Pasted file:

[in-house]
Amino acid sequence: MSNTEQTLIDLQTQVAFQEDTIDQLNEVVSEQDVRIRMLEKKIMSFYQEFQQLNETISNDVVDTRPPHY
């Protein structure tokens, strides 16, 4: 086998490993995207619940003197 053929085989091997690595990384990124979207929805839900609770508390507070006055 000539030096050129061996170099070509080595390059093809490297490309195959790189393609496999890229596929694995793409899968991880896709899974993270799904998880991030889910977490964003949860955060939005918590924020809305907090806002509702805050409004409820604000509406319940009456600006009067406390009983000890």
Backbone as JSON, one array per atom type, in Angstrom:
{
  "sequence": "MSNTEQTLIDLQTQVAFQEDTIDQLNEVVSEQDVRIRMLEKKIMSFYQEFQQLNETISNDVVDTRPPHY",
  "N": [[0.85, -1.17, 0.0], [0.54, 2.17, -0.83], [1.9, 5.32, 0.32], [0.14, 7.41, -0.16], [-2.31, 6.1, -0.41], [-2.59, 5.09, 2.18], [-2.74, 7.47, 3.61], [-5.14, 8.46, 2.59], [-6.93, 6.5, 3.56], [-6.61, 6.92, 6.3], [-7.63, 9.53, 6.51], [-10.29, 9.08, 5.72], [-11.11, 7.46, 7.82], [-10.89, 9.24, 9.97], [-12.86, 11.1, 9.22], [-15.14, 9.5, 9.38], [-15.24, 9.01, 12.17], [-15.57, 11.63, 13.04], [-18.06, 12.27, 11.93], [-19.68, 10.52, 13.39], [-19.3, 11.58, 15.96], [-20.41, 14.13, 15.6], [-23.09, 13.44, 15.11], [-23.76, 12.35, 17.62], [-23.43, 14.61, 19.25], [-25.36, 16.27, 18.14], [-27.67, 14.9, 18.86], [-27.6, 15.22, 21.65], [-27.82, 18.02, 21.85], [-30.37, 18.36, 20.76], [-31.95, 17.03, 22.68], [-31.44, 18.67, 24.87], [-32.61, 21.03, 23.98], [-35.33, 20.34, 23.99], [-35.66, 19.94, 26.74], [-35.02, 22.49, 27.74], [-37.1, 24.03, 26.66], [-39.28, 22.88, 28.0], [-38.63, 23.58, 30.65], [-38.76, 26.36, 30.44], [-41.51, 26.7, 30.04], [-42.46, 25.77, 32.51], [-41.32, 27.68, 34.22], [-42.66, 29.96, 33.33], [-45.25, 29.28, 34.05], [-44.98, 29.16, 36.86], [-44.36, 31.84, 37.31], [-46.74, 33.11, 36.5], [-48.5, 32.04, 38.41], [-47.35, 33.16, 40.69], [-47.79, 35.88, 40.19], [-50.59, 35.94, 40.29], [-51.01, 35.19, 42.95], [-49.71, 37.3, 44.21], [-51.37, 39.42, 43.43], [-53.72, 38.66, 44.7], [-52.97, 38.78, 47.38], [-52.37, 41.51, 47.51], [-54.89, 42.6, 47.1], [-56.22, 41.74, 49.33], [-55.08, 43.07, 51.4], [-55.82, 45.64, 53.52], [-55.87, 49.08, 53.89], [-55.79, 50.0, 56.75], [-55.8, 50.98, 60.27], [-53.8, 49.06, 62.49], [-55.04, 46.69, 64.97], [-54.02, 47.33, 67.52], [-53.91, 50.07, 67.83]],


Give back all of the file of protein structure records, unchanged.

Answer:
[in-house]
Amino acid sequence: MSNTEQTLIDLQTQVAFQEDTIDQLNEVVSEQDVRIRMLEKKIMSFYQEFQQLNETISNDVVDTRPPHY
């Protein structure tokens, strides 16, 4: 086998490993995207619940003197 053929085989091997690595990384990124979207929805839900609770508390507070006055 000539030096050129061996170099070509080595390059093809490297490309195959790189393609496999890229596929694995793409899968991880896709899974993270799904998880991030889910977490964003949860955060939005918590924020809305907090806002509702805050409004409820604000509406319940009456600006009067406390009983000890």
Backbone as JSON, one array per atom type, in Angstrom:
{
  "sequence": "MSNTEQTLIDLQTQVAFQEDTIDQLNEVVSEQDVRIRMLEKKIMSFYQEFQQLNETISNDVVDTRPPHY",
  "N": [[0.85, -1.17, 0.0], [0.54, 2.17, -0.83], [1.9, 5.32, 0.32], [0.14, 7.41, -0.16], [-2.31, 6.1, -0.41], [-2.59, 5.09, 2.18], [-2.74, 7.47, 3.61], [-5.14, 8.46, 2.59], [-6.93, 6.5, 3.56], [-6.61, 6.92, 6.3], [-7.63, 9.53, 6.51], [-10.29, 9.08, 5.72], [-11.11, 7.46, 7.82], [-10.89, 9.24, 9.97], [-12.86, 11.1, 9.22], [-15.14, 9.5, 9.38], [-15.24, 9.01, 12.17], [-15.57, 11.63, 13.04], [-18.06, 12.27, 11.93], [-19.68, 10.52, 13.39], [-19.3, 11.58, 15.96], [-20.41, 14.13, 15.6], [-23.09, 13.44, 15.11], [-23.76, 12.35, 17.62], [-23.43, 14.61, 19.25], [-25.36, 16.27, 18.14], [-27.67, 14.9, 18.86], [-27.6, 15.22, 21.65], [-27.82, 18.02, 21.85], [-30.37, 18.36, 20.76], [-31.95, 17.03, 22.68], [-31.44, 18.67, 24.87], [-32.61, 21.03, 23.98], [-35.33, 20.34, 23.99], [-35.66, 19.94, 26.74], [-35.02, 22.49, 27.74], [-37.1, 24.03, 26.66], [-39.28, 22.88, 28.0], [-38.63, 23.58, 30.65], [-38.76, 26.36, 30.44], [-41.51, 26.7, 30.04], [-42.46, 25.77, 32.51], [-41.32, 27.68, 34.22], [-42.66, 29.96, 33.33], [-45.25, 29.28, 34.05], [-44.98, 29.16, 36.86], [-44.36, 31.84, 37.31], [-46.74, 33.11, 36.5], [-48.5, 32.04, 38.41], [-47.35, 33.16, 40.69], [-47.79, 35.88, 40.19], [-50.59, 35.94, 40.29], [-51.01, 35.19, 42.95], [-49.71, 37.3, 44.21], [-51.37, 39.42, 43.43], [-53.72, 38.66, 44.7], [-52.97, 38.78, 47.38], [-52.37, 41.51, 47.51], [-54.89, 42.6, 47.1], [-56.22, 41.74, 49.33], [-55.08, 43.07, 51.4], [-55.82, 45.64, 53.52], [-55.87, 49.08, 53.89], [-55.79, 50.0, 56.75], [-55.8, 50.98, 60.27], [-53.8, 49.06, 62.49], [-55.04, 46.69, 64.97], [-54.02, 47.33, 67.52], [-53.91, 50.07, 67.83]],